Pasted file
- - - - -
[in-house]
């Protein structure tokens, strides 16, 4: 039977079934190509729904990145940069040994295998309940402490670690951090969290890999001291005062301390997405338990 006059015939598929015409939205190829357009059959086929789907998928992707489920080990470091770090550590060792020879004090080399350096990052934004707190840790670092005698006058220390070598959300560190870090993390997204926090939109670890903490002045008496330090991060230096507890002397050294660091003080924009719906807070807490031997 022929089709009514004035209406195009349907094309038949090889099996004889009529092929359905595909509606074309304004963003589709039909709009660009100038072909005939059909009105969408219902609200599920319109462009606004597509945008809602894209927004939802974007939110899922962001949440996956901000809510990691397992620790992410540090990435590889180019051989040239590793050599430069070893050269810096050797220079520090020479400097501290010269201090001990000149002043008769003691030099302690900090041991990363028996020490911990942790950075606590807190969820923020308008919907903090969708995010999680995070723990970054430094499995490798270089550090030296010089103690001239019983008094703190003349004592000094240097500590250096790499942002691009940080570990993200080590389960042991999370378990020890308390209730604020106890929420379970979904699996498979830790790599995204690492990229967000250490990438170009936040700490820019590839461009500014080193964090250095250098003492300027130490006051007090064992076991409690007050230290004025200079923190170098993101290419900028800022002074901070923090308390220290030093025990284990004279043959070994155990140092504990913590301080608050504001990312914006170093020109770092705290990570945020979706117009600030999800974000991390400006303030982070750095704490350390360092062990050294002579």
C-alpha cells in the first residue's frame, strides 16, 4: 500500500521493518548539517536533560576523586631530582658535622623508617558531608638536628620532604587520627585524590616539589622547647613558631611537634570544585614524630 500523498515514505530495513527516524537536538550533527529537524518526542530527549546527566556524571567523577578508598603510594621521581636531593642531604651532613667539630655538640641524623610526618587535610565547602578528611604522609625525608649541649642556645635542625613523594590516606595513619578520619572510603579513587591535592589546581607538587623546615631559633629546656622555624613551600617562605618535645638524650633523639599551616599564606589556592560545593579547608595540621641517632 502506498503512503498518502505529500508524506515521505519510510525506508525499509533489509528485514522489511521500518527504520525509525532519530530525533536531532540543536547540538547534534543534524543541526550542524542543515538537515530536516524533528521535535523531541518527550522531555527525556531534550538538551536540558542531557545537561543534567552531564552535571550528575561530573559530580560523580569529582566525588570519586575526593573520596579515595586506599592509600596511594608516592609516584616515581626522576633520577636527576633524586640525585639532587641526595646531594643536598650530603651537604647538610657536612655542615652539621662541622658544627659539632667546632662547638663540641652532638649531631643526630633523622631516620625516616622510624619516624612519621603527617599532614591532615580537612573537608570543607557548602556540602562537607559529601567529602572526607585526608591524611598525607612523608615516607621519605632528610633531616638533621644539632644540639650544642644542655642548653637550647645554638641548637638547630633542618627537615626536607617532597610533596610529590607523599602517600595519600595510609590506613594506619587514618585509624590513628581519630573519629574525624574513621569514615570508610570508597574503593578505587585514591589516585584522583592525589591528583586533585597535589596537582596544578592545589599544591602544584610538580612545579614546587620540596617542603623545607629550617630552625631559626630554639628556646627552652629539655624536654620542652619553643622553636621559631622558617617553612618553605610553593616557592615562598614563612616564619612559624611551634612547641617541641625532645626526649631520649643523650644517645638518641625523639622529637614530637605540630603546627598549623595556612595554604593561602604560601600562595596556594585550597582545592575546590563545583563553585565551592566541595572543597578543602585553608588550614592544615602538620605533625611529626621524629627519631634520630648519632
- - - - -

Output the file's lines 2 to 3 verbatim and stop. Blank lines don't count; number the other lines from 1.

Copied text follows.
């Protein structure tokens, strides 16, 4: 039977079934190509729904990145940069040994295998309940402490670690951090969290890999001291005062301390997405338990 006059015939598929015409939205190829357009059959086929789907998928992707489920080990470091770090550590060792020879004090080399350096990052934004707190840790670092005698006058220390070598959300560190870090993390997204926090939109670890903490002045008496330090991060230096507890002397050294660091003080924009719906807070807490031997 022929089709009514004035209406195009349907094309038949090889099996004889009529092929359905595909509606074309304004963003589709039909709009660009100038072909005939059909009105969408219902609200599920319109462009606004597509945008809602894209927004939802974007939110899922962001949440996956901000809510990691397992620790992410540090990435590889180019051989040239590793050599430069070893050269810096050797220079520090020479400097501290010269201090001990000149002043008769003691030099302690900090041991990363028996020490911990942790950075606590807190969820923020308008919907903090969708995010999680995070723990970054430094499995490798270089550090030296010089103690001239019983008094703190003349004592000094240097500590250096790499942002691009940080570990993200080590389960042991999370378990020890308390209730604020106890929420379970979904699996498979830790790599995204690492990229967000250490990438170009936040700490820019590839461009500014080193964090250095250098003492300027130490006051007090064992076991409690007050230290004025200079923190170098993101290419900028800022002074901070923090308390220290030093025990284990004279043959070994155990140092504990913590301080608050504001990312914006170093020109770092705290990570945020979706117009600030999800974000991390400006303030982070750095704490350390360092062990050294002579």
C-alpha cells in the first residue's frame, strides 16, 4: 500500500521493518548539517536533560576523586631530582658535622623508617558531608638536628620532604587520627585524590616539589622547647613558631611537634570544585614524630 500523498515514505530495513527516524537536538550533527529537524518526542530527549546527566556524571567523577578508598603510594621521581636531593642531604651532613667539630655538640641524623610526618587535610565547602578528611604522609625525608649541649642556645635542625613523594590516606595513619578520619572510603579513587591535592589546581607538587623546615631559633629546656622555624613551600617562605618535645638524650633523639599551616599564606589556592560545593579547608595540621641517632 502506498503512503498518502505529500508524506515521505519510510525506508525499509533489509528485514522489511521500518527504520525509525532519530530525533536531532540543536547540538547534534543534524543541526550542524542543515538537515530536516524533528521535535523531541518527550522531555527525556531534550538538551536540558542531557545537561543534567552531564552535571550528575561530573559530580560523580569529582566525588570519586575526593573520596579515595586506599592509600596511594608516592609516584616515581626522576633520577636527576633524586640525585639532587641526595646531594643536598650530603651537604647538610657536612655542615652539621662541622658544627659539632667546632662547638663540641652532638649531631643526630633523622631516620625516616622510624619516624612519621603527617599532614591532615580537612573537608570543607557548602556540602562537607559529601567529602572526607585526608591524611598525607612523608615516607621519605632528610633531616638533621644539632644540639650544642644542655642548653637550647645554638641548637638547630633542618627537615626536607617532597610533596610529590607523599602517600595519600595510609590506613594506619587514618585509624590513628581519630573519629574525624574513621569514615570508610570508597574503593578505587585514591589516585584522583592525589591528583586533585597535589596537582596544578592545589599544591602544584610538580612545579614546587620540596617542603623545607629550617630552625631559626630554639628556646627552652629539655624536654620542652619553643622553636621559631622558617617553612618553605610553593616557592615562598614563612616564619612559624611551634612547641617541641625532645626526649631520649643523650644517645638518641625523639622529637614530637605540630603546627598549623595556612595554604593561602604560601600562595596556594585550597582545592575546590563545583563553585565551592566541595572543597578543602585553608588550614592544615602538620605533625611529626621524629627519631634520630648519632